A couple of years ago I was doing a training course for emerging leaders, and was in the session talking about how you capture and share a vision. To illustrate how a vision gets picked up by a group or organisation, the person leading the session drew a picture of a train.
In this train, the driver in the engine has the vision, but unless it makes it all the way to the passengers in the last carriage, then the carriages are going to decouple and it’ll all come off the tracks, with the engine steaming merrily on alone, but utterly useless as a train. The illustration wasn’t about first-class, second-class, third-class passengers and so on, it was about where people feel comfortable in terms of being close to the engine or a part of the train, about how they feel about leading, from, ‘Yes, I want to and see my ideas,’ to, ‘Not really my thing’, and how they feel about change, from ‘Yay, let’s drive the engine’ to ‘Erm, I’m not really sure about this, I’ll just hang out back here in this carriage.’
I worked out that I generally live in carriage number two, probably near the back of the carriage. I mean, I have ideas and stuff, but I’m not really Little Miss Visionary. Mostly, I don’t really want to be – it looks exhausting. I have other things I do. On the vision train, I’m probably the person who runs up and down from the engine to further back down the train while the driver is busy, talking to people about the thing and, probably organising them tidily.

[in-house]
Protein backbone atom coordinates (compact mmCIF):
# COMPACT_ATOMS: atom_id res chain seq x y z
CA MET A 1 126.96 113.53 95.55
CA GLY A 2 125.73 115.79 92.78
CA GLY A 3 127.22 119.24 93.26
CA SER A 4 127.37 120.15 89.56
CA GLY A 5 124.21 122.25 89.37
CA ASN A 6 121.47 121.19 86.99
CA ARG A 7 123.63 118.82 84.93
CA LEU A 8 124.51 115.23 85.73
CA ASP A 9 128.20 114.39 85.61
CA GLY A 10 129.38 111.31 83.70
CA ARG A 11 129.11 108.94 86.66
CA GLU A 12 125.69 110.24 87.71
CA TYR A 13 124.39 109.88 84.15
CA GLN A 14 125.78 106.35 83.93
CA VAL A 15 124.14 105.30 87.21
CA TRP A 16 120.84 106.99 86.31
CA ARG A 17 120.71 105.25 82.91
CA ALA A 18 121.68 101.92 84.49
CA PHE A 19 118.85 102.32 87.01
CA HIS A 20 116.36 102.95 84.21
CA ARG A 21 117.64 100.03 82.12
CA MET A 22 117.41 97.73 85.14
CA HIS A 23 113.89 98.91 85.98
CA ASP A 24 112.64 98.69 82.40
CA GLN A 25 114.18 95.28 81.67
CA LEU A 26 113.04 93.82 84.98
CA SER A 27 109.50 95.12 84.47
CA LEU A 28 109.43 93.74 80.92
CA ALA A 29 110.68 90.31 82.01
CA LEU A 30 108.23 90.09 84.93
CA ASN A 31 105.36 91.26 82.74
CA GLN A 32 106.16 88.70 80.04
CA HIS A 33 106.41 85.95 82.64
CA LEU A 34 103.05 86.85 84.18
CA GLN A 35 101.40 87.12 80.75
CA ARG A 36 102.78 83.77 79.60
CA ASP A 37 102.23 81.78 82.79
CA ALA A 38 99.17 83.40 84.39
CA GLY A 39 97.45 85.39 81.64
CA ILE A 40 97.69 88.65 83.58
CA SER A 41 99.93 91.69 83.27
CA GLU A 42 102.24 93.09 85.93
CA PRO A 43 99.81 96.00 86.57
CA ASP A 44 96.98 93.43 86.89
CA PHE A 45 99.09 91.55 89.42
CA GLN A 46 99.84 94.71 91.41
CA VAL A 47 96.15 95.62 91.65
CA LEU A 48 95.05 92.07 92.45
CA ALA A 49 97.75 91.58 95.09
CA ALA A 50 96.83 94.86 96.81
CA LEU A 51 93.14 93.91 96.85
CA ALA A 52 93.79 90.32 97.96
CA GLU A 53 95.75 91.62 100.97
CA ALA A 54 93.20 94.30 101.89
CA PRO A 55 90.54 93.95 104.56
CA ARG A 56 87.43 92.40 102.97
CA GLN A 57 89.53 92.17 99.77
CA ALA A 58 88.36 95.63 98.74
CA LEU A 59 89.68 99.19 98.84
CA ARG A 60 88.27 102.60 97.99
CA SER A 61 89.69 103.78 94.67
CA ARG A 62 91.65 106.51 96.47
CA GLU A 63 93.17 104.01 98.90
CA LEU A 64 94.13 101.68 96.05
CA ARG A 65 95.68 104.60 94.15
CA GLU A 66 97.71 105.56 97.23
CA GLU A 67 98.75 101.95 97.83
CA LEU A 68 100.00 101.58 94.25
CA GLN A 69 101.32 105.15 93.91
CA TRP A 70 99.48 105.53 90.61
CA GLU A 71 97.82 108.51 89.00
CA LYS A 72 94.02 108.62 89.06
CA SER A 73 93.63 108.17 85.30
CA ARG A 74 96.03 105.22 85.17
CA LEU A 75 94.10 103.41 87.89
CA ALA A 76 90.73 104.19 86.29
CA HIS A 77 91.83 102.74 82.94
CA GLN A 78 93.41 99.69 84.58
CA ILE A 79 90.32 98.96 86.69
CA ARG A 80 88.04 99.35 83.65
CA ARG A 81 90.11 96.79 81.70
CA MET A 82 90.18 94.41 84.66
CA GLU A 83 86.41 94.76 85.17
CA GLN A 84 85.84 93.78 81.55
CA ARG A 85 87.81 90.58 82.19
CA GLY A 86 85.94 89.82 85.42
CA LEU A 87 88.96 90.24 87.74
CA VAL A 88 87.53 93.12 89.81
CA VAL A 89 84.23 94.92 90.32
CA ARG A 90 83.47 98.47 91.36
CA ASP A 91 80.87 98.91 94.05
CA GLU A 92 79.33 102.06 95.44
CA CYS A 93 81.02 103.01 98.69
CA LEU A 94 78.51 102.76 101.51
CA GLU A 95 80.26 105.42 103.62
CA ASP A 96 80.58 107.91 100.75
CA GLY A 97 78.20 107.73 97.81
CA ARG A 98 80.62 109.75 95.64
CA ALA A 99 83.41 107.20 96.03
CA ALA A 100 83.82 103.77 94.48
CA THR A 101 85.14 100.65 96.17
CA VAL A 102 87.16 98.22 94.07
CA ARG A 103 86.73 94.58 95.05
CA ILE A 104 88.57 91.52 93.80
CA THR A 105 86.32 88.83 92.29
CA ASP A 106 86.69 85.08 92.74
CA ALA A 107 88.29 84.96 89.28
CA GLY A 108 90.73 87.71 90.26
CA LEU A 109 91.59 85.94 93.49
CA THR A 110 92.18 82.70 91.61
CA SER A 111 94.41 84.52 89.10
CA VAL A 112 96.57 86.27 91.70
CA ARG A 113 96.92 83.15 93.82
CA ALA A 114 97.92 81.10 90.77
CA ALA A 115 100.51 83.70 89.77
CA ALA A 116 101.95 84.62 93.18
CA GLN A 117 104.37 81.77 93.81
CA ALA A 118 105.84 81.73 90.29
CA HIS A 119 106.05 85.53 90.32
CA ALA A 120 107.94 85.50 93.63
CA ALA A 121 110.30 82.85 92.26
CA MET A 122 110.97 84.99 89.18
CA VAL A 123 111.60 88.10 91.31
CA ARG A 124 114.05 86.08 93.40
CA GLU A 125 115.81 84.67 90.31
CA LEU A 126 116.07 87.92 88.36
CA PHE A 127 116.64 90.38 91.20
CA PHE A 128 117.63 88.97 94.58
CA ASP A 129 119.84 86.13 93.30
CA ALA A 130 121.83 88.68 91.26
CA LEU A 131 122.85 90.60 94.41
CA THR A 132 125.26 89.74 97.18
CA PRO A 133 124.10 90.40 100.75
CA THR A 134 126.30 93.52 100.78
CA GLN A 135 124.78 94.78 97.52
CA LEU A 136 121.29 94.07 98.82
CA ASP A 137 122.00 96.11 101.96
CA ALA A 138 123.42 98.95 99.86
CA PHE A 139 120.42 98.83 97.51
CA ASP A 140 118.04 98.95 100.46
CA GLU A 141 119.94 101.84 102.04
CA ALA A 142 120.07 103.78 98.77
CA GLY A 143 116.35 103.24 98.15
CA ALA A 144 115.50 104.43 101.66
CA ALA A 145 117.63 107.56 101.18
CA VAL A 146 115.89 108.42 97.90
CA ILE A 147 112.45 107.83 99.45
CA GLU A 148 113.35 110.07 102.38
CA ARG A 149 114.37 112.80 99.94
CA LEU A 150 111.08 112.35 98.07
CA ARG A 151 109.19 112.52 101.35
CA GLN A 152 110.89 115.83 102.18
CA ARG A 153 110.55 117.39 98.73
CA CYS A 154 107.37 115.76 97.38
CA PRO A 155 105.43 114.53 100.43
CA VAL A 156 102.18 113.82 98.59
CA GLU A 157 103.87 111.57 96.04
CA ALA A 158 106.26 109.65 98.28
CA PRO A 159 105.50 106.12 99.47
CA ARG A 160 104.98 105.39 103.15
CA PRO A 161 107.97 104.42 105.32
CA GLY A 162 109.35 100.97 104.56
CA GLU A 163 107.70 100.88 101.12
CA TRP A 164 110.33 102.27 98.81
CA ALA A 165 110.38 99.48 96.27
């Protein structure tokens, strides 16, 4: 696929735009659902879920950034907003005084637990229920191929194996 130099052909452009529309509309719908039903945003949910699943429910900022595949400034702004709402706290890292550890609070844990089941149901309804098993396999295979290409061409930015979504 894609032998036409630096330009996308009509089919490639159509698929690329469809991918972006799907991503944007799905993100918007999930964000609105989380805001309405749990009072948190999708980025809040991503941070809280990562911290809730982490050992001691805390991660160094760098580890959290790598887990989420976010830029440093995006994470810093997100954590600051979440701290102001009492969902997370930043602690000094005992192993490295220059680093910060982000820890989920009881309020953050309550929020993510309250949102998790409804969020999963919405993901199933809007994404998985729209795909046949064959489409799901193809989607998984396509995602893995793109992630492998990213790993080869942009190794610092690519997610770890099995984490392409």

I have ideas about ideas, and about what to do with them, but I am by inclination a thinky-talky-connecty person. On my own, then, all this stuff just stays in my head, or hangs in the atmosphere as just so much hot air. Yes, it influences how I behave in my own small ways, my voting, my shopping, how I treat other people – but it’s not going to have a big impact beyond that. What I’m saying is, I need to have other people to play with to make things happen.
That’s not only because other people are do-ers in a more dramatic and impactful way than me – though they are and some of them are even not shy about talking to people they don’t know without the internet as a barrier. It’s also because I’m more likely to do stuff if the people around me are doing it. You know, peer pressure. But in this case the good kind.
This case is Mosaic – an event I’m involved in coordinating with work, and on which I get to work with some very great people. Mosaic is a one-day event, taking place on 21 June 2014, that will bring together people who are passionate about pursuing justice in God’s world. It’s going to combine inspiration and ideas from experienced justice-seekers and experts with the chance to explore practical ways and opportunities to challenge the injustices we face in our daily lives. At the heart of the day will be three breakout sessions, which will create an open space for you to collaborate with each other and with experts to shape a response to some specific issues and develop a plan to live this out. If that sounds like your sort of thing, then you should come along. I’m gonna get Kiera to tell you why: